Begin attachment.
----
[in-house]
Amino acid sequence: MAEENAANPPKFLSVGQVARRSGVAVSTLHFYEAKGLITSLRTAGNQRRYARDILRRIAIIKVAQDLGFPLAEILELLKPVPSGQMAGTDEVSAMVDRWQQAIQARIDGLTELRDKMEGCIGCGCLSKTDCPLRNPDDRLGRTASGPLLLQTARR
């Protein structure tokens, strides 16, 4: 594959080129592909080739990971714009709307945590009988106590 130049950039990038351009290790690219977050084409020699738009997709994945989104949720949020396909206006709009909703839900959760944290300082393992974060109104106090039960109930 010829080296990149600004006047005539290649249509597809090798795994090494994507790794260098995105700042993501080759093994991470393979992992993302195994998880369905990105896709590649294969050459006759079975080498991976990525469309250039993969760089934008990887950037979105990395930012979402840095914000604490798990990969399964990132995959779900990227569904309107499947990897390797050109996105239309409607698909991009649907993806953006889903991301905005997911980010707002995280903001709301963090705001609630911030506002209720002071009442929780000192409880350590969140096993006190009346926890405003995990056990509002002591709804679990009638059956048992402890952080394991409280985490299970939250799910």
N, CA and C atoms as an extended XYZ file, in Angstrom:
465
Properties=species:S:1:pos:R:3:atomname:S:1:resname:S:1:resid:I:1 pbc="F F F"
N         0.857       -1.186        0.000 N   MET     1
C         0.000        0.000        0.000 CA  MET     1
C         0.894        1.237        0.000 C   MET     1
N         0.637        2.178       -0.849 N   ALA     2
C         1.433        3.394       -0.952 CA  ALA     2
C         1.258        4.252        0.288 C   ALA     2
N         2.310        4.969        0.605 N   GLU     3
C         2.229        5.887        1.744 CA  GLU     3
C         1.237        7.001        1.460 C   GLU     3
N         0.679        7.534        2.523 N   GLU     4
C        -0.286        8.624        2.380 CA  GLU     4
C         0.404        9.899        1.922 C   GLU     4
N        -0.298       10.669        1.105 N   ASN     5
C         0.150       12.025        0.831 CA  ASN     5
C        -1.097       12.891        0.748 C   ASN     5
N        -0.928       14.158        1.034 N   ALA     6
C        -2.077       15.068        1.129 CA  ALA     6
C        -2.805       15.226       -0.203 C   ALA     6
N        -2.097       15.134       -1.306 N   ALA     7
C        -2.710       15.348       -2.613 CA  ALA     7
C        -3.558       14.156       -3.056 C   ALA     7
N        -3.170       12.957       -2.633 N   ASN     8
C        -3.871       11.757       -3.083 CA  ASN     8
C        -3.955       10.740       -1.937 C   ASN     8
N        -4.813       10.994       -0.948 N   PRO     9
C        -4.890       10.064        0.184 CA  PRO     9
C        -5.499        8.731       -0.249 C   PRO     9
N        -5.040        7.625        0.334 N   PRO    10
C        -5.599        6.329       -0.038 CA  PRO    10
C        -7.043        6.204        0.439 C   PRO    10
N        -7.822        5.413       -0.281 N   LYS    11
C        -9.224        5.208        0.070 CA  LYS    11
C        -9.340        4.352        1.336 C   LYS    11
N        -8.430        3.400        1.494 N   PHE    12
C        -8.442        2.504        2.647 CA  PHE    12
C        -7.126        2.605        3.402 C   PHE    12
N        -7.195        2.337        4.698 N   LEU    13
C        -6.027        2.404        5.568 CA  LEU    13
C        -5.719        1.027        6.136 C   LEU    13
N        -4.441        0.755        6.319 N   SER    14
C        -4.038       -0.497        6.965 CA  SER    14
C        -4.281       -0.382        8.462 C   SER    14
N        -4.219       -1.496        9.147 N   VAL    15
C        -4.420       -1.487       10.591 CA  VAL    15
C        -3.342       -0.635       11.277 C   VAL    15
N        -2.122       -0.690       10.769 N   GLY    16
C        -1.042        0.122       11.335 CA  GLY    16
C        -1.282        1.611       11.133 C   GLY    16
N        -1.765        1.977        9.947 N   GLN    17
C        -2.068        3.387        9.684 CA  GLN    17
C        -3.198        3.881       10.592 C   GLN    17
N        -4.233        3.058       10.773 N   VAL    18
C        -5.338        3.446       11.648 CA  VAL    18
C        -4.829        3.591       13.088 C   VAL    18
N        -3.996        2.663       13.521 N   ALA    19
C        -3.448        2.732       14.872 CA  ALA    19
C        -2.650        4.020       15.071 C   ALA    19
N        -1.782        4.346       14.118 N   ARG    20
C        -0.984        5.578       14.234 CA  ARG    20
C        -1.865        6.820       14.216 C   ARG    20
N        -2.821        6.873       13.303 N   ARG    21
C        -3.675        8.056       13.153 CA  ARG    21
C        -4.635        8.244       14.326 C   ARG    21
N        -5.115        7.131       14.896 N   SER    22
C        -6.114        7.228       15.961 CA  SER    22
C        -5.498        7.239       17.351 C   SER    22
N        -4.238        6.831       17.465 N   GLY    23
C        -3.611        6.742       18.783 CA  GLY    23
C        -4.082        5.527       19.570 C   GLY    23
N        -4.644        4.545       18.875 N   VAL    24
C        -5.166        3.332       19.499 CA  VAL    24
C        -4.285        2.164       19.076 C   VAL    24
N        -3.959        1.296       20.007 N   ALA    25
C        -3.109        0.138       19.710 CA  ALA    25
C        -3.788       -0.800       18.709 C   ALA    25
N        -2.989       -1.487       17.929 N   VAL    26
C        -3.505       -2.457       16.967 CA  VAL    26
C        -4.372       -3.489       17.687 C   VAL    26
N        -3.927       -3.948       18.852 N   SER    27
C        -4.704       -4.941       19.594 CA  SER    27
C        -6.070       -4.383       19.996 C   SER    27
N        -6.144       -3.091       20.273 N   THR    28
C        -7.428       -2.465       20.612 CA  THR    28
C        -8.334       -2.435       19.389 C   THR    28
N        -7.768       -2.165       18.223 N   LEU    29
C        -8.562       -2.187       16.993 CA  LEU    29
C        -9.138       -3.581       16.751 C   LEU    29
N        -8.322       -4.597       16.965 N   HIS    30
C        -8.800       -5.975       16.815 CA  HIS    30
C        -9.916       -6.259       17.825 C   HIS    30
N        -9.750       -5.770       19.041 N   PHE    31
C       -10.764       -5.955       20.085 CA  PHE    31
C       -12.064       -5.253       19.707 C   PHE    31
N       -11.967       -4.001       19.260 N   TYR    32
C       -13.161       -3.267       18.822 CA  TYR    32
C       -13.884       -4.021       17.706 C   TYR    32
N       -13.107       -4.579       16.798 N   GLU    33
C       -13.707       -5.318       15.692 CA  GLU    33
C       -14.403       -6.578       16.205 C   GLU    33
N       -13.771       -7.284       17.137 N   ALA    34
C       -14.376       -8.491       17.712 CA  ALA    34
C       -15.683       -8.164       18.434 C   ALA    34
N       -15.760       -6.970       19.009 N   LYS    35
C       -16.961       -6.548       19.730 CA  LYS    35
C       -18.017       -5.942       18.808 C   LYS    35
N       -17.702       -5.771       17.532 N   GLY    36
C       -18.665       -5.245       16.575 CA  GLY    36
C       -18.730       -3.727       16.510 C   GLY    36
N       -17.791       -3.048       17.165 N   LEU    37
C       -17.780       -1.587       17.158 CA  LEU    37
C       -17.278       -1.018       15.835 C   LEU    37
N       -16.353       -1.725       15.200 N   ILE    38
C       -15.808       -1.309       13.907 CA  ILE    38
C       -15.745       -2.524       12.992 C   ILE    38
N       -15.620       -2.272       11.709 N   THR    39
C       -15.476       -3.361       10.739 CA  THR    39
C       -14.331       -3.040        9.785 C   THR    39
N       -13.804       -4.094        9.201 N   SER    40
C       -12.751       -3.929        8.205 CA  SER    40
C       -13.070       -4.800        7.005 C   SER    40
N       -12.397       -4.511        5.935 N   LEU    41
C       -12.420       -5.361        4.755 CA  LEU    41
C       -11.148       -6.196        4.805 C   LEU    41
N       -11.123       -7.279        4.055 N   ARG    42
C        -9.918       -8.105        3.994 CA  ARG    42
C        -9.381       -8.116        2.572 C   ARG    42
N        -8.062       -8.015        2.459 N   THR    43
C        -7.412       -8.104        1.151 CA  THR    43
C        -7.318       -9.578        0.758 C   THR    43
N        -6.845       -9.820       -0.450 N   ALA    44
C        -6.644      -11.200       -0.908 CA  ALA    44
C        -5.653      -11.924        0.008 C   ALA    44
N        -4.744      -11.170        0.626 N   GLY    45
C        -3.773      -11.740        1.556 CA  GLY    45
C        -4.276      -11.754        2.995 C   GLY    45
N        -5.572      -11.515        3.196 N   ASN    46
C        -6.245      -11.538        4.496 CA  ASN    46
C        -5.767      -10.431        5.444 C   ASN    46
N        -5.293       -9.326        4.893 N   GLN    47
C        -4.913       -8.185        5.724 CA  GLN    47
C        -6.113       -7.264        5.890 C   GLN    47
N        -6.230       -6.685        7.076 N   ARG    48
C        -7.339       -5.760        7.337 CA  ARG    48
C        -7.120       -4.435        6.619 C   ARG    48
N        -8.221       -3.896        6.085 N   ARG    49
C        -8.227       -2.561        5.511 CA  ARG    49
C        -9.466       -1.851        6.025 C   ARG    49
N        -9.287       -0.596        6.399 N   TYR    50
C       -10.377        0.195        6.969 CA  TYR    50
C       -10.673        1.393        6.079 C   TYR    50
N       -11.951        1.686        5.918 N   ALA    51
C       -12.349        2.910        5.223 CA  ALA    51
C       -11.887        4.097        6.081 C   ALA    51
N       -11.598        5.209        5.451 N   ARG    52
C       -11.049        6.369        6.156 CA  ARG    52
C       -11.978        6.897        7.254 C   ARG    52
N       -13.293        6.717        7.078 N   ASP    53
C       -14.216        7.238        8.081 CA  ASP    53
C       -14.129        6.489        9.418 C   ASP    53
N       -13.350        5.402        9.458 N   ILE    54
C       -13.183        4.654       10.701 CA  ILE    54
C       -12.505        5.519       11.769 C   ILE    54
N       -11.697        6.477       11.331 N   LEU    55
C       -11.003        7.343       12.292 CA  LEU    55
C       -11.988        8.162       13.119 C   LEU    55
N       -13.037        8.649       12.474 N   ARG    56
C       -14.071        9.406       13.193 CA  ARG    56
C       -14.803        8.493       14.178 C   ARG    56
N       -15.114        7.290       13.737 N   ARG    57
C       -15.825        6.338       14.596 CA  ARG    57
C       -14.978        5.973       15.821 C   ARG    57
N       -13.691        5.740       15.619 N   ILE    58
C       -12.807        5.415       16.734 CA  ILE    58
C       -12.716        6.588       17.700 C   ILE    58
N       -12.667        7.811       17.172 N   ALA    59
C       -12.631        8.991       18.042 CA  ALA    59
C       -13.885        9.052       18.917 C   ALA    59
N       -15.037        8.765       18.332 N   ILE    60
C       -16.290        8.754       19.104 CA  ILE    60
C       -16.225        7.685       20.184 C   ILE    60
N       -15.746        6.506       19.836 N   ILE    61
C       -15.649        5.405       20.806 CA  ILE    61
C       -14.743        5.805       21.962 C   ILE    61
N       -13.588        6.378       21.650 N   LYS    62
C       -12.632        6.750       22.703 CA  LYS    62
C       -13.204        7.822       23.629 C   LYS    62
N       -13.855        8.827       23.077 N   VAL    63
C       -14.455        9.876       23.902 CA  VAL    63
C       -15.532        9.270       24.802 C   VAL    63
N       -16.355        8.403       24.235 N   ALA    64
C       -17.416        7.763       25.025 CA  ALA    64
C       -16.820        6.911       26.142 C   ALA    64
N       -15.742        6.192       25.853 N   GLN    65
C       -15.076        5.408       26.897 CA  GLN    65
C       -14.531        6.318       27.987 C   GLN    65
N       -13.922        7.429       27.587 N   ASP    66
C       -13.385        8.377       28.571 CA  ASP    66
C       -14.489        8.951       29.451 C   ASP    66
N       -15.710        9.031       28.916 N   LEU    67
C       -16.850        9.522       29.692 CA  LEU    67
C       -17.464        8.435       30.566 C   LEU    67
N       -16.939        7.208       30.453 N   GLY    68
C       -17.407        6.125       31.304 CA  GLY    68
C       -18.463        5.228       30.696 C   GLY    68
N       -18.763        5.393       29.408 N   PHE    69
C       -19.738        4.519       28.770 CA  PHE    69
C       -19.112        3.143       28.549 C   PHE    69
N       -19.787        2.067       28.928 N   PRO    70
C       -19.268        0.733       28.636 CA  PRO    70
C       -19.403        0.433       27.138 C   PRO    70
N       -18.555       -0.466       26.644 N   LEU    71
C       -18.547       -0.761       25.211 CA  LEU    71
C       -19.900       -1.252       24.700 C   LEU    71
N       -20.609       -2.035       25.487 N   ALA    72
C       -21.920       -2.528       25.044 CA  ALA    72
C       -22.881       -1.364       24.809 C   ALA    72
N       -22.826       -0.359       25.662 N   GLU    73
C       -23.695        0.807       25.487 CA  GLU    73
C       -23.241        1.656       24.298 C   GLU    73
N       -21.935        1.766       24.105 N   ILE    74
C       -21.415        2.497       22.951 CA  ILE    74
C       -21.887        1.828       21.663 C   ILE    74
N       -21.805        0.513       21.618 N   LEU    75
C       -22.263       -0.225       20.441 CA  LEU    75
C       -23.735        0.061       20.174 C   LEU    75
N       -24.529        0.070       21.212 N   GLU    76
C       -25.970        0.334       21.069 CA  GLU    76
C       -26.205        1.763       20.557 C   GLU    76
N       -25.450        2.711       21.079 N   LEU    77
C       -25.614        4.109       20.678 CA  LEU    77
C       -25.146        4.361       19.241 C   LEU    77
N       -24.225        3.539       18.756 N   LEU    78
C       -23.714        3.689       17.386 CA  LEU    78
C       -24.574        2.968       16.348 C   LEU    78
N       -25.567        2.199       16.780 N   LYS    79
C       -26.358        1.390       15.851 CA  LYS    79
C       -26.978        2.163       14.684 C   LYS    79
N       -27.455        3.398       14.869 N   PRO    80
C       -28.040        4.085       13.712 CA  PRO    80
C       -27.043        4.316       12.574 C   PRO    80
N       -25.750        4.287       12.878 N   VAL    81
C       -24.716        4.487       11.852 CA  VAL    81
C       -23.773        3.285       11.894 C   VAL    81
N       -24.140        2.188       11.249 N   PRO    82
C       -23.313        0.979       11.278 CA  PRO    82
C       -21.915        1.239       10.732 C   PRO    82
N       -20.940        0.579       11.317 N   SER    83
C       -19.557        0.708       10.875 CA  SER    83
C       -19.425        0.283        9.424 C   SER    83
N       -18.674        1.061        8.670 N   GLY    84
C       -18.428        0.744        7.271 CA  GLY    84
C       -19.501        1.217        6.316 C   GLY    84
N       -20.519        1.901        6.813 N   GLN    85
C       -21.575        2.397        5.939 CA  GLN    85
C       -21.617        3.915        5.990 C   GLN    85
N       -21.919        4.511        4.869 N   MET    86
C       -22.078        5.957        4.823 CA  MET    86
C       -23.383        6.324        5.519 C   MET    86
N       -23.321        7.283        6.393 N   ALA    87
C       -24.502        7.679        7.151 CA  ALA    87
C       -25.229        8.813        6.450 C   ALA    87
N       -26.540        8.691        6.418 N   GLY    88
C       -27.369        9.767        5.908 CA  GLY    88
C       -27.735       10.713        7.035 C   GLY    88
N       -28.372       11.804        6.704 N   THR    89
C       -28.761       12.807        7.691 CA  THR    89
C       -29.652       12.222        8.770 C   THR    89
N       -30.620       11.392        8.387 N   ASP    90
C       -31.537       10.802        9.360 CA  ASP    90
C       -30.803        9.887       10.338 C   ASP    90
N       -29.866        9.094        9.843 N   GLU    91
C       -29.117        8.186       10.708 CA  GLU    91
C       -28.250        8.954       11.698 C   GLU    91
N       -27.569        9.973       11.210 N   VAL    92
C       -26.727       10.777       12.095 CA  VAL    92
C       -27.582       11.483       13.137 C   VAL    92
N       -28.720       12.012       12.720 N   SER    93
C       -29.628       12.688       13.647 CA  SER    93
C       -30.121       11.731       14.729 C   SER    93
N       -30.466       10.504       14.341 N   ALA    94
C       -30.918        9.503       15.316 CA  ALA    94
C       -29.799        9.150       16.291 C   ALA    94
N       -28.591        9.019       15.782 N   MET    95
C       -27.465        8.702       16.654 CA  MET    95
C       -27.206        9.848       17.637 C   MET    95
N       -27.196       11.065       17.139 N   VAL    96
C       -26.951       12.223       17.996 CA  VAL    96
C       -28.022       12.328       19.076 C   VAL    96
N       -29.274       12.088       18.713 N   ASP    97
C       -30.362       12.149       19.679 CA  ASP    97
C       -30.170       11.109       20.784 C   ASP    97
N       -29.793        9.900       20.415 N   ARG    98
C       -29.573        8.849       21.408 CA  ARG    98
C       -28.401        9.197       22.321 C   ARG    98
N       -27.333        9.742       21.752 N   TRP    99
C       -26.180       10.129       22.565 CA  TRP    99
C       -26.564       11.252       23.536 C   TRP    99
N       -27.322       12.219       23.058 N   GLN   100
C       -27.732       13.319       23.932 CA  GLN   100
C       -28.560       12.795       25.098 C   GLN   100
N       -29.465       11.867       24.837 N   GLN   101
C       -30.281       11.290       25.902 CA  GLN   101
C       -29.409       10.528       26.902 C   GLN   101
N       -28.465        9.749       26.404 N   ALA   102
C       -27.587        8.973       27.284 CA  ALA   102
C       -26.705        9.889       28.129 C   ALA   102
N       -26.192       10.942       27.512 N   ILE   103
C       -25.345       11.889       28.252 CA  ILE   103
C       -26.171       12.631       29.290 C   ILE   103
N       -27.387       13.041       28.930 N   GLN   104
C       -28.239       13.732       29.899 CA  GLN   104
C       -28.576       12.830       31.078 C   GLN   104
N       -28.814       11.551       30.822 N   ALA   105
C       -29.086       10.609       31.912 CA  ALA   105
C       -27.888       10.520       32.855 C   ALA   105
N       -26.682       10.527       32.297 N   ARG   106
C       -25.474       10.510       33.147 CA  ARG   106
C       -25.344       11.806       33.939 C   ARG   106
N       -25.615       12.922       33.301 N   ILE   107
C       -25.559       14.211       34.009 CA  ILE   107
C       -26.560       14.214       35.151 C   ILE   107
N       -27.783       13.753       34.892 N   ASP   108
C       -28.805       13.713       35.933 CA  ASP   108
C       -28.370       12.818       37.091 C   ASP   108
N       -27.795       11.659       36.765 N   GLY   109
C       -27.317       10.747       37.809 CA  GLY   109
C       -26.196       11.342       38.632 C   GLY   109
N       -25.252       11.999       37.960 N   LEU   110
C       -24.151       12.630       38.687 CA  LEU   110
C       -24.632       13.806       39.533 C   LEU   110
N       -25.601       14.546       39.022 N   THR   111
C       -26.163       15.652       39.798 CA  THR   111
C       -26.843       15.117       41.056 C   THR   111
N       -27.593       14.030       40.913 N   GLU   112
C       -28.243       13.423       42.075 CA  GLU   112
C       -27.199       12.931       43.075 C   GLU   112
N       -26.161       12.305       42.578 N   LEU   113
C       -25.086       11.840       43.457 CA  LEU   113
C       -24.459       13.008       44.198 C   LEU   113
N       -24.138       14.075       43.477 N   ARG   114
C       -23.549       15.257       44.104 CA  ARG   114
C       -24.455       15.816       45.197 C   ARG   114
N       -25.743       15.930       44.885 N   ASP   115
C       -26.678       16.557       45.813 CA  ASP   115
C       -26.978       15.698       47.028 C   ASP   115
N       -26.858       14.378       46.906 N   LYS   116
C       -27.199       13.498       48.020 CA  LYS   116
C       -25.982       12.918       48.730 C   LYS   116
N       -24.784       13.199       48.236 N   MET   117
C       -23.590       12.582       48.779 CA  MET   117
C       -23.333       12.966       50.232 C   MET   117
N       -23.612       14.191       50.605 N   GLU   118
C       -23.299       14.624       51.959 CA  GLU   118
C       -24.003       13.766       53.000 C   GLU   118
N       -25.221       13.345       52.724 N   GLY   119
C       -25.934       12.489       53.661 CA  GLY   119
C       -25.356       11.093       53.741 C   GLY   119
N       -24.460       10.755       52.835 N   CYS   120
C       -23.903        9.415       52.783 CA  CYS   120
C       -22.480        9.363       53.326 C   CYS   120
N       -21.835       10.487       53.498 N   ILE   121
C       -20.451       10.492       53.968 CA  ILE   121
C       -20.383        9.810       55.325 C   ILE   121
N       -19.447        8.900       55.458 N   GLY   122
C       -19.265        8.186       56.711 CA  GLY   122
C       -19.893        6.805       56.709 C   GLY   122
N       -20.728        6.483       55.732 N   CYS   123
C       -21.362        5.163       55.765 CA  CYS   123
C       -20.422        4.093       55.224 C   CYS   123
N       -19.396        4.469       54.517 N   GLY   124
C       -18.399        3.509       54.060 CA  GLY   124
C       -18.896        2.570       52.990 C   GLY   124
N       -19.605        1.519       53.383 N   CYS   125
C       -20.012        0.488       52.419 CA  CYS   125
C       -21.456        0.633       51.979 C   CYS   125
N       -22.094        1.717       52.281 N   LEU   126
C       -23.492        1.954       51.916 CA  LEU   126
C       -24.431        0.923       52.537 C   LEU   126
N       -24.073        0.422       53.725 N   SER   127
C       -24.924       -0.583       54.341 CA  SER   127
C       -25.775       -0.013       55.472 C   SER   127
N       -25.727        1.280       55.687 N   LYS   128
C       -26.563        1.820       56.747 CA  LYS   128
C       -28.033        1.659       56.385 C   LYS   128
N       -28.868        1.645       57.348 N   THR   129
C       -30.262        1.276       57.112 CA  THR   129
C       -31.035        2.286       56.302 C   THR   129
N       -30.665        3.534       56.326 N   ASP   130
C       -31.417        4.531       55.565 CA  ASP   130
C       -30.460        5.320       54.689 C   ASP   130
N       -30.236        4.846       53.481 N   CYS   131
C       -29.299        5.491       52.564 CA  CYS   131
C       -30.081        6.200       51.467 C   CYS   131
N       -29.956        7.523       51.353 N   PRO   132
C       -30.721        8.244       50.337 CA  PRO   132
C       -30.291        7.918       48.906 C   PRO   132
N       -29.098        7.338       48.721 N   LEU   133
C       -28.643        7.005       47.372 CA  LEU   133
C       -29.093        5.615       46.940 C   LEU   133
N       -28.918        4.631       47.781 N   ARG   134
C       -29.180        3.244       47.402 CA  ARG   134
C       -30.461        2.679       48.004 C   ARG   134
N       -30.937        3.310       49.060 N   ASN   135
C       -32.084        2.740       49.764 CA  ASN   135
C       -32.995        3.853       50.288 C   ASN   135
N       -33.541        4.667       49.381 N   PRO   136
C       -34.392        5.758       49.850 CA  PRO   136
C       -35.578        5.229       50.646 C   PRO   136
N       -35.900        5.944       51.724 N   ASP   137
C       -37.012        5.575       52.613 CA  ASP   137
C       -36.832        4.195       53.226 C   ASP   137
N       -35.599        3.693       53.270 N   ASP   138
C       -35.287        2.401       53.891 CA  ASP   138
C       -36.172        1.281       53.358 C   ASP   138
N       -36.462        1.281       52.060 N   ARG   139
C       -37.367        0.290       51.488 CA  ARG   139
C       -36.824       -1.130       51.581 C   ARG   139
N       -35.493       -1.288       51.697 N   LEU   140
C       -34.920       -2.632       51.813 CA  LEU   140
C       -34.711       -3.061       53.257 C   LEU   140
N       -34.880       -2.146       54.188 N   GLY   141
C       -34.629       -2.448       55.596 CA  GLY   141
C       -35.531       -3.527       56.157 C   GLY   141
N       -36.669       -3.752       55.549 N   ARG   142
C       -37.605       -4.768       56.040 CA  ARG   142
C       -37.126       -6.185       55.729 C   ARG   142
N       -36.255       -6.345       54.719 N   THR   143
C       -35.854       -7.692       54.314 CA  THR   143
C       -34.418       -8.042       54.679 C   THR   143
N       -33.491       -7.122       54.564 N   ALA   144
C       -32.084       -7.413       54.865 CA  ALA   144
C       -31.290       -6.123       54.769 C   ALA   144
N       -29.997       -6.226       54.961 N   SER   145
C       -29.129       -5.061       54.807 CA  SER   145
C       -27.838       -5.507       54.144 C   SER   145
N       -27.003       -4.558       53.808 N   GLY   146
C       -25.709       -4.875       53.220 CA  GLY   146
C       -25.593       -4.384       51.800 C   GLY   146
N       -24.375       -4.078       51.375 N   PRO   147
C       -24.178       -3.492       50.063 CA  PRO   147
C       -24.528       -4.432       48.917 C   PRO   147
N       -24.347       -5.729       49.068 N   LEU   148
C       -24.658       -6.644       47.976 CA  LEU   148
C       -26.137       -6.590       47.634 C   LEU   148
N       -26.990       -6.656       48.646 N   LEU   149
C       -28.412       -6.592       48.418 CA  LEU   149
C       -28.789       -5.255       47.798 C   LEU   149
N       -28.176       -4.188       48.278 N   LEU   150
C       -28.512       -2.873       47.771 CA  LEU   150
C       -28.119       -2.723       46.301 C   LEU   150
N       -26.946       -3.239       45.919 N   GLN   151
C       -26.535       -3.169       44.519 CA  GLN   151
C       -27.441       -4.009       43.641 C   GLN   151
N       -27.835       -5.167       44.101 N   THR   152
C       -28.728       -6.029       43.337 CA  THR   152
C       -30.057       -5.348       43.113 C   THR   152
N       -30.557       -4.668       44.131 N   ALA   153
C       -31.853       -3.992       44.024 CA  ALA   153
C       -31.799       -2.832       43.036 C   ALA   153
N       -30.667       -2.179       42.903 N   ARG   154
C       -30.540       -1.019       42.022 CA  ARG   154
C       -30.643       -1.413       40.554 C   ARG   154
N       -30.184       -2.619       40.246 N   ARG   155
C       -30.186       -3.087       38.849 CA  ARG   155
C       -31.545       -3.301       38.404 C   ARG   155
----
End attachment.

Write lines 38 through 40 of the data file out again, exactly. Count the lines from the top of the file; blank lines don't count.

C        -9.224        5.208        0.070 CA  LYS    11
C        -9.340        4.352        1.336 C   LYS    11
N        -8.430        3.400        1.494 N   PHE    12